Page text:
A maturity model is a tool for evaluating how the processes, people, and systems that drive a product are performing.
A maturity model will give you tiered levels of achievement for objectively assessing the maturity in every aspect of your product and teams.
Models define effectiveness and sophistication levels and can pinpoint a person, team, project or company’s current position within the model.
Maturity models are an important strategic prioritisation tool because they provide flexible performance assessment and monitoring that can reveal valuable information about your company’s health and potential.
While a model won’t fix inefficiencies themselves, it can identify areas where you aren’t operating at standard and allow you to determine strategies that can improve your operations and processes.
3 Types Of Maturity Models
Business Process Maturity Model (BPMM)
The Business Process Maturity Model’s roots can be traced back to the Process Maturity Framework (PMF) created by Watts Humphrey at IBM in the 1980s.
The process maturity model explores the ways to introduce quality practices in software development. Humphrey and his colleagues introduced incremental stages to adopting best practices in software organisation.
The PMF served as the groundwork for the development of the Capability Maturity Model (CMM) for software in 1991. CMM then became the foremost standard for appraising the capability of software development organisations.
Inconsistent management practices or teams that react to crises rather than predict them.
Teams and businesses have a management foundation, but the individual teams within the business still work in silos with minimal collaboration or evidence of incorporating improvement strategies.
The business is aware of its processes and is working toward consistency and uniform delivery.
Organisations use their process infrastructure and asset capabilities to achieve reliable results by controlling the variations within their outputs.
Your company is continuously improving and focused on innovation.
Agile ISO Maturity Model
By standardising the levels, agile ISO models set more clearly defined expectations determined by an international body.
Agile Maturity Model helps organisations understand their current practices and work toward improving them with the goal of increasing ability to respond to changing business conditions and better harnessing innovation.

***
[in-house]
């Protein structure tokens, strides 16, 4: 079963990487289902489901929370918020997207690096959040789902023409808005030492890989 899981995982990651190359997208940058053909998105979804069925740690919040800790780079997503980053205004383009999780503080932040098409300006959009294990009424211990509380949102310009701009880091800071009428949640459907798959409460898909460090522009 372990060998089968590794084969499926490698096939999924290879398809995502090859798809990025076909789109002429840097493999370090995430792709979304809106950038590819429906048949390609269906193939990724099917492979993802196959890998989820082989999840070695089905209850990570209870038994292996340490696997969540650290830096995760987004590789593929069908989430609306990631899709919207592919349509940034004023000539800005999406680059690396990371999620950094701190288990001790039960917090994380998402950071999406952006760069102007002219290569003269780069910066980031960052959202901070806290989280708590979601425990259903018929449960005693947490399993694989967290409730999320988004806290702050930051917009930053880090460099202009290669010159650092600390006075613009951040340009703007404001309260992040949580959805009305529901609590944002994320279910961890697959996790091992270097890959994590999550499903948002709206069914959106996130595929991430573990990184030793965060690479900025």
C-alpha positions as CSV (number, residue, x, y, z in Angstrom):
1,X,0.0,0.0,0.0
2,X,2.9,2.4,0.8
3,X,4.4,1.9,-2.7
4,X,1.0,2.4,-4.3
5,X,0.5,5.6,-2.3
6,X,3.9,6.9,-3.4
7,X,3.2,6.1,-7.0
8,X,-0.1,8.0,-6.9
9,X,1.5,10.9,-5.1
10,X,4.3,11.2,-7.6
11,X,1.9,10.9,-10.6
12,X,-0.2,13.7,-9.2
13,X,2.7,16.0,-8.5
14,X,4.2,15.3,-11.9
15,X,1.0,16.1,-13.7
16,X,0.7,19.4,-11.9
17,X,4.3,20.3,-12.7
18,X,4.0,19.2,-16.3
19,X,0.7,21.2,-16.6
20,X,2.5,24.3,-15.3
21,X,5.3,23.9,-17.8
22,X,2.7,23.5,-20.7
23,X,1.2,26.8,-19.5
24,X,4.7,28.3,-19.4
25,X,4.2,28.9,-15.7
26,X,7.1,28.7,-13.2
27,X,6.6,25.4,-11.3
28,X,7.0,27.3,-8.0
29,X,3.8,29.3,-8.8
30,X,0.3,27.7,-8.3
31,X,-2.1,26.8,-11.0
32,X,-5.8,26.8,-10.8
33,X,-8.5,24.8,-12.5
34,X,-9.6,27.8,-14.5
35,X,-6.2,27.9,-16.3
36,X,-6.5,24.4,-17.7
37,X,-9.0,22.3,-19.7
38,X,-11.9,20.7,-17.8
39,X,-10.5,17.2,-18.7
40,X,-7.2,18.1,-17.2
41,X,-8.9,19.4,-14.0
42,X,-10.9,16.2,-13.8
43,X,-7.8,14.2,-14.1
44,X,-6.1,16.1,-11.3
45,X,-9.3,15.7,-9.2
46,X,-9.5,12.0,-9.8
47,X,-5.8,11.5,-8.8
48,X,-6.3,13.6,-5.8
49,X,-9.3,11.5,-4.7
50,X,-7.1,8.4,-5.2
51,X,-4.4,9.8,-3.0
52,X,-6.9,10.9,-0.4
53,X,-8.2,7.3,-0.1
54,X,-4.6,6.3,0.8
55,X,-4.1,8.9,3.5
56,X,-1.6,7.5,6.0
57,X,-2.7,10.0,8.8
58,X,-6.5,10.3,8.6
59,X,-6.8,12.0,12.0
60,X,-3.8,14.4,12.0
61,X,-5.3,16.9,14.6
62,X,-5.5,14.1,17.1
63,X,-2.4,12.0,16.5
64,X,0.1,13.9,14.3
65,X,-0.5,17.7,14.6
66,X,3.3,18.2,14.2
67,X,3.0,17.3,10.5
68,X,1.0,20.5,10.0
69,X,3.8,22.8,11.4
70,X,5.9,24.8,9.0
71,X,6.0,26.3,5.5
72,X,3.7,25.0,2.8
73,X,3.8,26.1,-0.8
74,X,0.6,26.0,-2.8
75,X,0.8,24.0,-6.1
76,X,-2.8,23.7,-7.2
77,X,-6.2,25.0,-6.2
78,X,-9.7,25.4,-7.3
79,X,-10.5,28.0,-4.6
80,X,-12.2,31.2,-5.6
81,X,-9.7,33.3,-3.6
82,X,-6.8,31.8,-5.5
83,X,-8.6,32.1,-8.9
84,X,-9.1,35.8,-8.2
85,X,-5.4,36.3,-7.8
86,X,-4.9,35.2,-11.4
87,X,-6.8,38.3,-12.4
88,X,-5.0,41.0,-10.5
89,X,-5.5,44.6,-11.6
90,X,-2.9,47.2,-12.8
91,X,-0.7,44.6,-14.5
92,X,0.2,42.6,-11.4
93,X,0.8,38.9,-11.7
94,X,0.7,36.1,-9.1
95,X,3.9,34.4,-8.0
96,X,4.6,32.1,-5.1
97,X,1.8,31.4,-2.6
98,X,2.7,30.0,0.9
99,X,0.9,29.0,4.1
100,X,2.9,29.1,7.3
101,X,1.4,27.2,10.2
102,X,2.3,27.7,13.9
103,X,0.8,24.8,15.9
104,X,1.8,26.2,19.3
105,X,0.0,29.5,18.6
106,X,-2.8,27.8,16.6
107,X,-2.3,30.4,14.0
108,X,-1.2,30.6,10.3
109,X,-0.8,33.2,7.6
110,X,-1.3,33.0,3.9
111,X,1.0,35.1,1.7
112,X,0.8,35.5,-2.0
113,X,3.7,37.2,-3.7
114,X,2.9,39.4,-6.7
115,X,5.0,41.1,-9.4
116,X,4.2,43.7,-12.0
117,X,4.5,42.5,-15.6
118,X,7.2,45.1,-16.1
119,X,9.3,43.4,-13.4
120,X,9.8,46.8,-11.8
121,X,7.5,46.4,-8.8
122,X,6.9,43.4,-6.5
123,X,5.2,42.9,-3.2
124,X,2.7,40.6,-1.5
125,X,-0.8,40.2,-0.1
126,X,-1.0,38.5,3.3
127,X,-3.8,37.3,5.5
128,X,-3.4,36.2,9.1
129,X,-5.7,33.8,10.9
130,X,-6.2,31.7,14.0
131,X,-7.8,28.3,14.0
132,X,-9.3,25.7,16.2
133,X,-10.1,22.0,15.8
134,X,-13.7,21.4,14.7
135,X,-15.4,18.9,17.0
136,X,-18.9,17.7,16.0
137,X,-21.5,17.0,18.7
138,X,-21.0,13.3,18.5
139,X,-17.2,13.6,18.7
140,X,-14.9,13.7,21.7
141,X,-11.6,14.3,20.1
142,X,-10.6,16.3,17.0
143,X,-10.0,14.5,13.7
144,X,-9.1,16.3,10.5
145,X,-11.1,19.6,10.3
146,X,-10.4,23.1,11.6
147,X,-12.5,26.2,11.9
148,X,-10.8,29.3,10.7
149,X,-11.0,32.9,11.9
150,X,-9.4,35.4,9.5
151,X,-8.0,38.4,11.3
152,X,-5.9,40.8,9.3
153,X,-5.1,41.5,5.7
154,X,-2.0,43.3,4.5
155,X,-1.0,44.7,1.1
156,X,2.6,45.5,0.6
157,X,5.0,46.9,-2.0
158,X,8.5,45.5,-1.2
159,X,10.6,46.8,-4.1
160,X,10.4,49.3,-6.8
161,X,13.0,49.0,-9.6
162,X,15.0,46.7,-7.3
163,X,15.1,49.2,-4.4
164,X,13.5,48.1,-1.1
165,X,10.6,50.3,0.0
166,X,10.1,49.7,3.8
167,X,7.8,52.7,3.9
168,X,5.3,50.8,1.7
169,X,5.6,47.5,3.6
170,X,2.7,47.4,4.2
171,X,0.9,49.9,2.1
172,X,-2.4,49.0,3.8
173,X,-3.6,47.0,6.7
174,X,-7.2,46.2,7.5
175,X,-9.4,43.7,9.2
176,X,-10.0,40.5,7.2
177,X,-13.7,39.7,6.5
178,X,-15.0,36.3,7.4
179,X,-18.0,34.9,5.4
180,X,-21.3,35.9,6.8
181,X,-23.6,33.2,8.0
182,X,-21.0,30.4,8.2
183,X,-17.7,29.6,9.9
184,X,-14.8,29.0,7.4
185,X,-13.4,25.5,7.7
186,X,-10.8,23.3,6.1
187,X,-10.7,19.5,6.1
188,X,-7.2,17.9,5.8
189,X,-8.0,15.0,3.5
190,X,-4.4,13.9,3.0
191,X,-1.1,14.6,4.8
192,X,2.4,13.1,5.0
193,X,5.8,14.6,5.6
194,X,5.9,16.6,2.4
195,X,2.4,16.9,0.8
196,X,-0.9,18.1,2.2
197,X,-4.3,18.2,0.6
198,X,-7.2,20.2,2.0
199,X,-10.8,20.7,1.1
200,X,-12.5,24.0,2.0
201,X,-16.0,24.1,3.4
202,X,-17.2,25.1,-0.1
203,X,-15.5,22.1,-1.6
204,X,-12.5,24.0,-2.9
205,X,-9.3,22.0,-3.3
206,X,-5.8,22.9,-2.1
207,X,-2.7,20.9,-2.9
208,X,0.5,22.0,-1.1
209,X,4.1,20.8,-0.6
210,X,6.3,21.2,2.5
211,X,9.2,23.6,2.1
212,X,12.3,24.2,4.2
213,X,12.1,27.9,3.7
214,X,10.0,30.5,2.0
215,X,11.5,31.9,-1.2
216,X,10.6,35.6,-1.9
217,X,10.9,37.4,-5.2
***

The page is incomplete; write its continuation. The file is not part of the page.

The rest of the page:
Level 1: Documented Processes
Your processes are documented -in any form from a Word doc, to an Excel spreadsheet. Knowing what your processes are for different areas of your business is the first step to taking a process-led approach.
Level 2: Followed Processes
There’s little point in having documented processes if they’re not put into action. Processes have to be followed and used regularly by your team. This means that work gets done in the best way every time, and also means that the teams who follow them will be able to point out obvious flaws and inefficiencies.
Level 3: Managed Processes
Processes should shape and inform the way in which you conduct your operations. You need to structure things to allow processes to play a big role. This could include getting dedicated process management software, setting up a specialist process team, harvesting and analysing the data from the processes.
Level 4: Optimised Processes
By now you have the infrastructure in place to yield rich accurate data. This lets you begin to understand your organisation in a transparent manner– identifying every event as and when it occurs. This is an accurate model of your business and lets you know not just what happened this week, but what will happen next.
Level 5: Integrated Processes
The core business has been systemised in line with business needs, you can begin to develop and devise new processes to link different stakeholders. These could be processes between leadership and staff, they could be internal peer audit systems, or they could be processes which bring customers or business partners into the heart of the organisation.
Once the organisation has been systemised, the processes can be leveraged to improve the nature, culture, and awareness of the organisation. eg you could reduce your carbon footprint or make your supply chain more sustainable.
Capability Maturity Model (CMM)
The capability maturity model assesses the maturity of your organisation, or software development systems, by comparing it to best industry practices.
By measuring results and assigning maturity levels, companies and development teams can use their models to evaluate their awareness of business processes, effective management techniques and areas for improvement.
Continuous Delivery Maturity Model Example
Continuous delivery is all about reducing risk and making sure business get their return on investment as soon as possible. It is about removing focus from repetitive and risky tasks to devoting all you effort into delivering business value.
Continuous delivery has become increasingly popular. Implementing it is often considered to be difficult and risky
The road to continuous delivery is paved with many small goals, each of which deliver value by themselves. A maturity model will serve as a guide on this road.